Cinnarizine is an anti-histamine used for motion sickness and that is sometimes combined with Piracetam as a combination product called Fezam (Phezam) or Omaron. It is touted that the ingredients are synergistic with each other in regards to increasing cerebral oxygenation, although the synergism has not been shown experimentally. Both compounds in isolation are effective at preventing hypoxia-related damages however.
Said to be synergistic, this has not yet been demonstrated
Morin is a flavonoid compound found in Maclura pomifera (Osage Orange), tinctoria (Old Fustic), Morus Alba, and Psidium guajava (Guava) that serves as an inhibitor of CYP3A4 and P-Gyp. A 10mg/kg Morin pretreatment for a period of 7 days in rats was able to increase the AUC of a 50mg/kg Piracetam dose 1.5 and increase its Cmax by 1.45, but acute Morin ingestion failed to mimic these results. The authors suggested that a Morin-rich diet could influence pharmacokinetics of Piracetam.
May increase apparent bioavailability when measured in serum due to enzyme inhibition
Due to Piracetam being the atypical memory enhancing standard, it is sometimes used as an active control for other compounds to assess memory enhancing effects of those other compounds; this section compiles those studies.
Asparagus Racemosus at oral doses of 50, 100, and 200mg/kg (an extract concentrated for 62.2% saponins) was not significantly different than 500mg/kg Piracetam in improving spatial memory; no dose-dependence was seen despite the acetylcholinesterase properties of Asparagus Racemosus being dose-dependent.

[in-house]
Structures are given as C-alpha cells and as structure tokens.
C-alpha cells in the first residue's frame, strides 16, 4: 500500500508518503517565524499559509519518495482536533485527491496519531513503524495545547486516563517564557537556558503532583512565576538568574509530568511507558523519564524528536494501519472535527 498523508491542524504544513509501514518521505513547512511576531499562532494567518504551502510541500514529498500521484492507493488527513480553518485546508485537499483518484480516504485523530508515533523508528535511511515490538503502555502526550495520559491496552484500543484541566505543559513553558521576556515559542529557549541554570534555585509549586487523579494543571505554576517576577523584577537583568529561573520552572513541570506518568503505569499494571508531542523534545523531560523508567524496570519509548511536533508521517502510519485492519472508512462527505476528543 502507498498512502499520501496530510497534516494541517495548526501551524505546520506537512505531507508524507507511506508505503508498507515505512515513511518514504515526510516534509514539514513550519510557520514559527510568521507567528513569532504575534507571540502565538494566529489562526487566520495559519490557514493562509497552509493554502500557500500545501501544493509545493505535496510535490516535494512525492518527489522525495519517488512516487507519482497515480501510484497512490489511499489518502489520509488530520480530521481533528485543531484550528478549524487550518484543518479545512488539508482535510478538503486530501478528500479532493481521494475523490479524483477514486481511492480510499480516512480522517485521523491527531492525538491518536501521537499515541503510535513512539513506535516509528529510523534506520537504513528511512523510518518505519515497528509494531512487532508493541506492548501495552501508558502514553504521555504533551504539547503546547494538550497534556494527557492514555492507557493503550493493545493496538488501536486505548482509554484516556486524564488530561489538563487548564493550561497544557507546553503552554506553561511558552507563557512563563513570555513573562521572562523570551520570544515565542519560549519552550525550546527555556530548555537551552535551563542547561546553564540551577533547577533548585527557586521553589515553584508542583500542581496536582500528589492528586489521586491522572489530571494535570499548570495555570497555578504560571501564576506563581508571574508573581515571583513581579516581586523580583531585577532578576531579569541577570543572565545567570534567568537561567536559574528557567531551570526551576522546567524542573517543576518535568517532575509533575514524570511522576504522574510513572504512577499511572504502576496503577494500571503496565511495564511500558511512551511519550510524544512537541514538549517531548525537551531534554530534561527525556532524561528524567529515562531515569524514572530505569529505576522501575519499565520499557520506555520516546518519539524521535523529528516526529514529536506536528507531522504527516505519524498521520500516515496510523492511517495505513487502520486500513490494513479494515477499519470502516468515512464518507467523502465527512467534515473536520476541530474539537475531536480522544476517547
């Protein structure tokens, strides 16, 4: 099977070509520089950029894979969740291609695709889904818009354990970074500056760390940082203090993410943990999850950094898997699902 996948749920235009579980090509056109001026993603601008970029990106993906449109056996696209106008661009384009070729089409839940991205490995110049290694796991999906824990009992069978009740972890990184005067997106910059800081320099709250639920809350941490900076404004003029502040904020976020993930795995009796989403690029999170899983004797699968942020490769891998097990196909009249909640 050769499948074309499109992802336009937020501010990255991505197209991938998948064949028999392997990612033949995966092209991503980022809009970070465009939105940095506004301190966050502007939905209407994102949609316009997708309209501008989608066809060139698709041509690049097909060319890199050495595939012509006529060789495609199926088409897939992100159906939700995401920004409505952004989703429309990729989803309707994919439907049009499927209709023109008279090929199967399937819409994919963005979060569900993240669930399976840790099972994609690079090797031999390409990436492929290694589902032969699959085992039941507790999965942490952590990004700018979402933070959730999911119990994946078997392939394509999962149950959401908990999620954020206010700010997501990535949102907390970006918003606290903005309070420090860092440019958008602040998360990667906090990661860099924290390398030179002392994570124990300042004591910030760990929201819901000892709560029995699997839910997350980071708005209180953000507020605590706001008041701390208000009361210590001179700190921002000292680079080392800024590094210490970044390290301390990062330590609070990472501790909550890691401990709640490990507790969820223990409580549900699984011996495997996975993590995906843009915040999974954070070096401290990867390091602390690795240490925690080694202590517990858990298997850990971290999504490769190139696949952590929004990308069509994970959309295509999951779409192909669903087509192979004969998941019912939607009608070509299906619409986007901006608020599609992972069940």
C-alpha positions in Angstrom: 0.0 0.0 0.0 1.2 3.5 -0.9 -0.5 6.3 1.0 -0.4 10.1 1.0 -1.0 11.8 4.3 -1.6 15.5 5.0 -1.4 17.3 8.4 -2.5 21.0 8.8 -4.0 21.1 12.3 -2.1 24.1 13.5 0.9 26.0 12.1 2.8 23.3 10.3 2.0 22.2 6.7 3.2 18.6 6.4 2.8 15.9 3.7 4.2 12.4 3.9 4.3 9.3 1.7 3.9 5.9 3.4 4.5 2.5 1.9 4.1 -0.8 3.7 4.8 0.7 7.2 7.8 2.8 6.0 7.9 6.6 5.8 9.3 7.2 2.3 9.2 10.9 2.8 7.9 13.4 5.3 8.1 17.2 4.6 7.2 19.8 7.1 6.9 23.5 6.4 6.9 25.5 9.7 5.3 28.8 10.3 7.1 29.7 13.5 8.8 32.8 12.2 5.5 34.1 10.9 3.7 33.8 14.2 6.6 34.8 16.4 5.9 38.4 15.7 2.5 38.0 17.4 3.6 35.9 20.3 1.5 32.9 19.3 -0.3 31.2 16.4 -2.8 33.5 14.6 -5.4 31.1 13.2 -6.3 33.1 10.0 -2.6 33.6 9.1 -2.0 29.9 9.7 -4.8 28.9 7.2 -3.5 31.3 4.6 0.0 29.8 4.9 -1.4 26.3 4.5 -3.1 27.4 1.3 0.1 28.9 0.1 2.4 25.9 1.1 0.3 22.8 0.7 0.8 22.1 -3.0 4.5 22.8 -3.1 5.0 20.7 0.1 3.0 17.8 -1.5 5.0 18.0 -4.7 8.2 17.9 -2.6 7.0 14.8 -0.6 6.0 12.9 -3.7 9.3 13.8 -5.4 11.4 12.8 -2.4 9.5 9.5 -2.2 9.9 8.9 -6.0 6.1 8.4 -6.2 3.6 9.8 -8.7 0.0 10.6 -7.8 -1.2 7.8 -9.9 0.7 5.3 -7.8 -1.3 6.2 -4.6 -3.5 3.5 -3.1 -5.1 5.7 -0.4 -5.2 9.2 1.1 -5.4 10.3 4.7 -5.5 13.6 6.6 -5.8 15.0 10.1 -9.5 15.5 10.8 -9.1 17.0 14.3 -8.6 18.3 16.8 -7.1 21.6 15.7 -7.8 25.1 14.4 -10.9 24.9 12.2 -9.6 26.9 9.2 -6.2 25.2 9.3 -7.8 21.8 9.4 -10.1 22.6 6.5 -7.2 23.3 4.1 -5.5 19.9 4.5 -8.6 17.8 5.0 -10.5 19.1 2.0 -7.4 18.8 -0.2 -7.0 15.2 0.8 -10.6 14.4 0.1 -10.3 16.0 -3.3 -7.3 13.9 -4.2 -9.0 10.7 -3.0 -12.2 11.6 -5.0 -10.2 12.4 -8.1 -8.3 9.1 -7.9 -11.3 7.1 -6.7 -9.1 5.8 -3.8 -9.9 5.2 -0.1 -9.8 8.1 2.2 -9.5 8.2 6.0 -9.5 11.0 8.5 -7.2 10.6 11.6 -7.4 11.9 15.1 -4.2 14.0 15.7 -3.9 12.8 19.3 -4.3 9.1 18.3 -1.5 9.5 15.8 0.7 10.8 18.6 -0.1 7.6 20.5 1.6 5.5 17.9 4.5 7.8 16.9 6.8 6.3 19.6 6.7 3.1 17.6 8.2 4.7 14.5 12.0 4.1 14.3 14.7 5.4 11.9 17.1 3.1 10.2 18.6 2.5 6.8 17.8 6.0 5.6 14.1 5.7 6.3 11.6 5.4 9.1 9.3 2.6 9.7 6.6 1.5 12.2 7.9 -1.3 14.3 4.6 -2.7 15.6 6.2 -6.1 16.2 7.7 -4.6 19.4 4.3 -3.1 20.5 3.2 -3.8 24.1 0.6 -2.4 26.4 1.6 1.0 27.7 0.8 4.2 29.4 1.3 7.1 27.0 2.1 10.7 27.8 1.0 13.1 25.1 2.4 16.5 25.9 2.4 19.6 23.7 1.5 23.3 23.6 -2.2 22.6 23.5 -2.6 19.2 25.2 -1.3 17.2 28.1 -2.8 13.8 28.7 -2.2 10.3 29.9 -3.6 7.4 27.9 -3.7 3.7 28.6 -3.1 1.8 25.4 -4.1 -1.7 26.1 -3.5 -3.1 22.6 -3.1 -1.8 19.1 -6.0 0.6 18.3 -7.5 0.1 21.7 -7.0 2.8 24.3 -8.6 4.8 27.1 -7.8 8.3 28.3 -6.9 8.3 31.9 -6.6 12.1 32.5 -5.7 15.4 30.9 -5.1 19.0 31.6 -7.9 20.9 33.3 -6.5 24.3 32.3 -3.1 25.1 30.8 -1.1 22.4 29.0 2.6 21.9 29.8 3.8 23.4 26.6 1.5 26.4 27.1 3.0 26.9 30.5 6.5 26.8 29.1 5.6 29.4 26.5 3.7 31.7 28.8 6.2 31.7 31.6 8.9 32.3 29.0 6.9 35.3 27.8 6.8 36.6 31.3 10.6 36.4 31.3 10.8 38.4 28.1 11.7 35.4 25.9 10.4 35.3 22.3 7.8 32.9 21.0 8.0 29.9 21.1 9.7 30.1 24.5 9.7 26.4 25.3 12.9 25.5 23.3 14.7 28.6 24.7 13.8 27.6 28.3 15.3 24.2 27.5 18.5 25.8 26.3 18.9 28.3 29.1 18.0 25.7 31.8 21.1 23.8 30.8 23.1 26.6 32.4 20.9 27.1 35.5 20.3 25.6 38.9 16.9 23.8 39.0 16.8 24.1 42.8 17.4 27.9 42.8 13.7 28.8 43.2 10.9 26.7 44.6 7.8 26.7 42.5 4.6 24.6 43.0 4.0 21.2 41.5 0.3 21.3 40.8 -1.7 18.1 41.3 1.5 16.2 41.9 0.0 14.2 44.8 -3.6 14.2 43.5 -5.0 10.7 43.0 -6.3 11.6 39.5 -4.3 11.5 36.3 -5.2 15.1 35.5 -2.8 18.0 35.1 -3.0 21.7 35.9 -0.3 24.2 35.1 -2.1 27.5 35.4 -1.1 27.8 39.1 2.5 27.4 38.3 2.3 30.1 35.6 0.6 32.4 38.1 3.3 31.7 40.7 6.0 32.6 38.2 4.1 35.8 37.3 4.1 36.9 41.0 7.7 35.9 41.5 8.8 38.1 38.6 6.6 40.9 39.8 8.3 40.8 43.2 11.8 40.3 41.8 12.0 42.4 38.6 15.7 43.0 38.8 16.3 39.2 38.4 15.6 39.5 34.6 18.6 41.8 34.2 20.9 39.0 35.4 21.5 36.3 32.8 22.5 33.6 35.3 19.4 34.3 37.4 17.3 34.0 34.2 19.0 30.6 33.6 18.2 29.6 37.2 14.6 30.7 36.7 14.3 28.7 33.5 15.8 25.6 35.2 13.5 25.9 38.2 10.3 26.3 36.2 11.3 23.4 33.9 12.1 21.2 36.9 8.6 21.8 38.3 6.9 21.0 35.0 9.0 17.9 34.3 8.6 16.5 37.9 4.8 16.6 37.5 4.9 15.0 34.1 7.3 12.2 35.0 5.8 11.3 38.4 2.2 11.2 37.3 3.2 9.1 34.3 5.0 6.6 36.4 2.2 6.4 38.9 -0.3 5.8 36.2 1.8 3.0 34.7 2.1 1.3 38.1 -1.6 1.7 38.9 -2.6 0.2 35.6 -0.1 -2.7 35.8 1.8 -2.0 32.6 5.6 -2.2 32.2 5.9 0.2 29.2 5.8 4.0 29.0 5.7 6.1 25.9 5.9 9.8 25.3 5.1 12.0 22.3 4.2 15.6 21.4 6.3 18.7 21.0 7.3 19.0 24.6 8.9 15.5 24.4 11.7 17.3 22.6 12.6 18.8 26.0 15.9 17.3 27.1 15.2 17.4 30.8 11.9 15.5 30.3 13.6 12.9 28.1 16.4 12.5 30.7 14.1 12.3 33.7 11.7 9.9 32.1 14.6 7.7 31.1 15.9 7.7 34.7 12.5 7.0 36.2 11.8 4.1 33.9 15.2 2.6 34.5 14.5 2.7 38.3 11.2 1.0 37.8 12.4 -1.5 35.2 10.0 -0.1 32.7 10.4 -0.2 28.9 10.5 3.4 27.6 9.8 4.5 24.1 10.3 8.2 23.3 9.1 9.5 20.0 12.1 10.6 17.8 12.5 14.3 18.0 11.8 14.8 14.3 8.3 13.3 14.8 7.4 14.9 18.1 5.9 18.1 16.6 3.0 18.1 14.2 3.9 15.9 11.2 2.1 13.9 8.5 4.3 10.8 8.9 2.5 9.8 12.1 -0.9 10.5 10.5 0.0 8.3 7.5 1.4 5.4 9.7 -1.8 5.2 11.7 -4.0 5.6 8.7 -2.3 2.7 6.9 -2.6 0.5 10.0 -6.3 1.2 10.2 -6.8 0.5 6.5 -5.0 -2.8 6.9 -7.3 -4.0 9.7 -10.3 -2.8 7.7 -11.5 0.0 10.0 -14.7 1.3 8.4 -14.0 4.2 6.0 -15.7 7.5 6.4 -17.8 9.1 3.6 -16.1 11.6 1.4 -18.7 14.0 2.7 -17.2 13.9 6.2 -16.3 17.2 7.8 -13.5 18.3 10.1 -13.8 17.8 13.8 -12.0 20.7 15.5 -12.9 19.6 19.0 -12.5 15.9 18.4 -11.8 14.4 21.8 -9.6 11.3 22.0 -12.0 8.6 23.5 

100mg/kg Clitorea Ternatea water extract is not significantly different than 50mg/kg Piracetam in memory retention and spatial learning when measured after 9 days, although Piracetam outperformed Clitoria after the first day.
After hypoxic injury to the brain, 100-200mg/kg Ginger appears to be as effective as Piracetam at 250mg/kg in improving memory recovery over time; both underperformed relative to Aricept (Donepezil).
Adverse effects, although rare and of short duration are limited to anxiety, insomnia, drowsiness and agitation. It may be safe for up to 18 months in humans at doses of 3.2g daily with one year-long study in ambulatory patients with Alzheimer's using 8g daily reporting no side effects. Piracetam also appears to have clinical usage (and a lack of side effects) when used in youth for the purpose of Breath Holding Spells at oral doses of 50-100mg/kg bodyweight in children aged 5-60 months.
Piracetam appears to be quite non-toxic at common doses used, and a few studies exceeding recommended dose (4.8g daily) fail to find toxicity associated with Piracetam
In general, racetams (usually referring to Class I racetams; Pi-, Ani-, and Oxi-) are said to have little side effects and low toxicity rates at commonly used dosages and up to 12g for up to 8 weeks. However, a possibility for adverse drug-drug interactions persists for Piracetam due to it interacting with blood in an anti-clotting manner (and such, caution should be taken when pairing Piracetam with pharmaceutical blood thinning agents such as Warfarin or potent nutraceutical options).
(Common misspellings for Piracetam include peracetam, pirasetam, pirasetam, pacetam)